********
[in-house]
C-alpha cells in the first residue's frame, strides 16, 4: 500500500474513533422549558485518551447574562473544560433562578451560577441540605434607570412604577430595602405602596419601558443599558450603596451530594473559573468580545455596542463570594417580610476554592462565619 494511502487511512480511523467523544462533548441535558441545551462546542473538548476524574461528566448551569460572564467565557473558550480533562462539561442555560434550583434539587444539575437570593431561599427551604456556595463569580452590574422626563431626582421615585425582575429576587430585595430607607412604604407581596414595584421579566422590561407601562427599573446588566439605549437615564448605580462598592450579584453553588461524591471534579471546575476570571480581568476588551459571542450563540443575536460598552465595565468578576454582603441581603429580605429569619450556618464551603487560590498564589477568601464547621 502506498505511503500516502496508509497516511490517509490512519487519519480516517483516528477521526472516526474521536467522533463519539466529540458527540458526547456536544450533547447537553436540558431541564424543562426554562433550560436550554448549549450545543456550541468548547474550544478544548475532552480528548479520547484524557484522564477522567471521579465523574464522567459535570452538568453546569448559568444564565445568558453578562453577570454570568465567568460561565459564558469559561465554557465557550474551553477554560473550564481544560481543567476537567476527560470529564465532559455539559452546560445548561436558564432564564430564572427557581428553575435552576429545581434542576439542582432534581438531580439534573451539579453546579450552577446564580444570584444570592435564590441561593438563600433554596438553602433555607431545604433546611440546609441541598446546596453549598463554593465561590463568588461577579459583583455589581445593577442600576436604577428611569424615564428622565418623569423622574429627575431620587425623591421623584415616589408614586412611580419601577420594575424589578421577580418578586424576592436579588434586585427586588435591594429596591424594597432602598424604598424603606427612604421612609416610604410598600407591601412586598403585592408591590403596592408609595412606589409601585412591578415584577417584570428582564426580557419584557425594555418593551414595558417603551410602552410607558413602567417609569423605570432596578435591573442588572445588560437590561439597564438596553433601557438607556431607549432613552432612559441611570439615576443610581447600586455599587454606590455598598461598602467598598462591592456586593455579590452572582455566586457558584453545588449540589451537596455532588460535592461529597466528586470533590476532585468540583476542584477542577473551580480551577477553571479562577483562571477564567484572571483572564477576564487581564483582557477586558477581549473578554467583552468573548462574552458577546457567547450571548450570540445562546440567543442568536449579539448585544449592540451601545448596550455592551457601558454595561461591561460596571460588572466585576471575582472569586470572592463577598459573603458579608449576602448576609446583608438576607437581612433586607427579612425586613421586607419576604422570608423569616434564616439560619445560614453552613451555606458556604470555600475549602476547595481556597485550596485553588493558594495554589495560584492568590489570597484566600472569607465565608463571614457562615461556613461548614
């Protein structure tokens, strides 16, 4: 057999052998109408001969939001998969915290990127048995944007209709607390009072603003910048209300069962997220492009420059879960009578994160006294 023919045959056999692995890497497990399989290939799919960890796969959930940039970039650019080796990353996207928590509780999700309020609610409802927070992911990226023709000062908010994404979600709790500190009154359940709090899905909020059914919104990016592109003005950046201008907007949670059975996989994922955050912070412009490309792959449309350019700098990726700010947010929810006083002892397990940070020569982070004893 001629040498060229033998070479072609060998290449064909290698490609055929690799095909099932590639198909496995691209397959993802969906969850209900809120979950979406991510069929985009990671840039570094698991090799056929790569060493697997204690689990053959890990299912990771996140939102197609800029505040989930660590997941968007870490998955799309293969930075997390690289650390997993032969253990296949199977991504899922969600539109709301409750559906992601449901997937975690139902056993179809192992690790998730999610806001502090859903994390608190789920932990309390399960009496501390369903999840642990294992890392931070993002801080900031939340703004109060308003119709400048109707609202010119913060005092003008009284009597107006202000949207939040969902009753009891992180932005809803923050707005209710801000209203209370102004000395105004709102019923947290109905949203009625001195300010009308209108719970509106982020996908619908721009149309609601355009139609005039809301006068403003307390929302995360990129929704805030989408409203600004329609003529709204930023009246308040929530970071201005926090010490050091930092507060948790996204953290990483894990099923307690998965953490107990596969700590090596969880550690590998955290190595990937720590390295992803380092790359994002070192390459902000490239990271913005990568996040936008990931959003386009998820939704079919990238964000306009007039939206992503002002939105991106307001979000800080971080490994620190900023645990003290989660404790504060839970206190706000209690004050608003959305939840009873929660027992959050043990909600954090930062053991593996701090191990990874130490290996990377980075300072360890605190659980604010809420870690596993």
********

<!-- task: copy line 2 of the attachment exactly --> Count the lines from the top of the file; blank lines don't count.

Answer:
C-alpha cells in the first residue's frame, strides 16, 4: 500500500474513533422549558485518551447574562473544560433562578451560577441540605434607570412604577430595602405602596419601558443599558450603596451530594473559573468580545455596542463570594417580610476554592462565619 494511502487511512480511523467523544462533548441535558441545551462546542473538548476524574461528566448551569460572564467565557473558550480533562462539561442555560434550583434539587444539575437570593431561599427551604456556595463569580452590574422626563431626582421615585425582575429576587430585595430607607412604604407581596414595584421579566422590561407601562427599573446588566439605549437615564448605580462598592450579584453553588461524591471534579471546575476570571480581568476588551459571542450563540443575536460598552465595565468578576454582603441581603429580605429569619450556618464551603487560590498564589477568601464547621 502506498505511503500516502496508509497516511490517509490512519487519519480516517483516528477521526472516526474521536467522533463519539466529540458527540458526547456536544450533547447537553436540558431541564424543562426554562433550560436550554448549549450545543456550541468548547474550544478544548475532552480528548479520547484524557484522564477522567471521579465523574464522567459535570452538568453546569448559568444564565445568558453578562453577570454570568465567568460561565459564558469559561465554557465557550474551553477554560473550564481544560481543567476537567476527560470529564465532559455539559452546560445548561436558564432564564430564572427557581428553575435552576429545581434542576439542582432534581438531580439534573451539579453546579450552577446564580444570584444570592435564590441561593438563600433554596438553602433555607431545604433546611440546609441541598446546596453549598463554593465561590463568588461577579459583583455589581445593577442600576436604577428611569424615564428622565418623569423622574429627575431620587425623591421623584415616589408614586412611580419601577420594575424589578421577580418578586424576592436579588434586585427586588435591594429596591424594597432602598424604598424603606427612604421612609416610604410598600407591601412586598403585592408591590403596592408609595412606589409601585412591578415584577417584570428582564426580557419584557425594555418593551414595558417603551410602552410607558413602567417609569423605570432596578435591573442588572445588560437590561439597564438596553433601557438607556431607549432613552432612559441611570439615576443610581447600586455599587454606590455598598461598602467598598462591592456586593455579590452572582455566586457558584453545588449540589451537596455532588460535592461529597466528586470533590476532585468540583476542584477542577473551580480551577477553571479562577483562571477564567484572571483572564477576564487581564483582557477586558477581549473578554467583552468573548462574552458577546457567547450571548450570540445562546440567543442568536449579539448585544449592540451601545448596550455592551457601558454595561461591561460596571460588572466585576471575582472569586470572592463577598459573603458579608449576602448576609446583608438576607437581612433586607427579612425586613421586607419576604422570608423569616434564616439560619445560614453552613451555606458556604470555600475549602476547595481556597485550596485553588493558594495554589495560584492568590489570597484566600472569607465565608463571614457562615461556613461548614